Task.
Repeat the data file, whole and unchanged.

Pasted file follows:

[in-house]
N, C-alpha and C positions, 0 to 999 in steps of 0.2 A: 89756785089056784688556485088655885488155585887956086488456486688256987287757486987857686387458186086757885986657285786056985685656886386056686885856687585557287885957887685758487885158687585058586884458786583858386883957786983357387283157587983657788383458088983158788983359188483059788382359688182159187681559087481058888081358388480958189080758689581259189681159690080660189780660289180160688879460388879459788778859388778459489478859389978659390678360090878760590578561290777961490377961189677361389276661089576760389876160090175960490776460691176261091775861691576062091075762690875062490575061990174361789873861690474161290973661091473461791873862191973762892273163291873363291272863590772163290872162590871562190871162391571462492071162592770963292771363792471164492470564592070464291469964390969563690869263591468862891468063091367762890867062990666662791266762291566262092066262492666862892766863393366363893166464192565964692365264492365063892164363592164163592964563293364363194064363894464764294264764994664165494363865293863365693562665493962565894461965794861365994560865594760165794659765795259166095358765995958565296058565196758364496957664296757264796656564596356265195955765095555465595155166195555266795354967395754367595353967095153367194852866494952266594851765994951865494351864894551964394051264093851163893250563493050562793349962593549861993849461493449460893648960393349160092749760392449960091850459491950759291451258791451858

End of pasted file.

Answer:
[in-house]
N, C-alpha and C positions, 0 to 999 in steps of 0.2 A: 89756785089056784688556485088655885488155585887956086488456486688256987287757486987857686387458186086757885986657285786056985685656886386056686885856687585557287885957887685758487885158687585058586884458786583858386883957786983357387283157587983657788383458088983158788983359188483059788382359688182159187681559087481058888081358388480958189080758689581259189681159690080660189780660289180160688879460388879459788778859388778459489478859389978659390678360090878760590578561290777961490377961189677361389276661089576760389876160090175960490776460691176261091775861691576062091075762690875062490575061990174361789873861690474161290973661091473461791873862191973762892273163291873363291272863590772163290872162590871562190871162391571462492071162592770963292771363792471164492470564592070464291469964390969563690869263591468862891468063091367762890867062990666662791266762291566262092066262492666862892766863393366363893166464192565964692365264492365063892164363592164163592964563293364363194064363894464764294264764994664165494363865293863365693562665493962565894461965794861365994560865594760165794659765795259166095358765995958565296058565196758364496957664296757264796656564596356265195955765095555465595155166195555266795354967395754367595353967095153367194852866494952266594851765994951865494351864894551964394051264093851163893250563493050562793349962593549861993849461493449460893648960393349160092749760392449960091850459491950759291451258791451858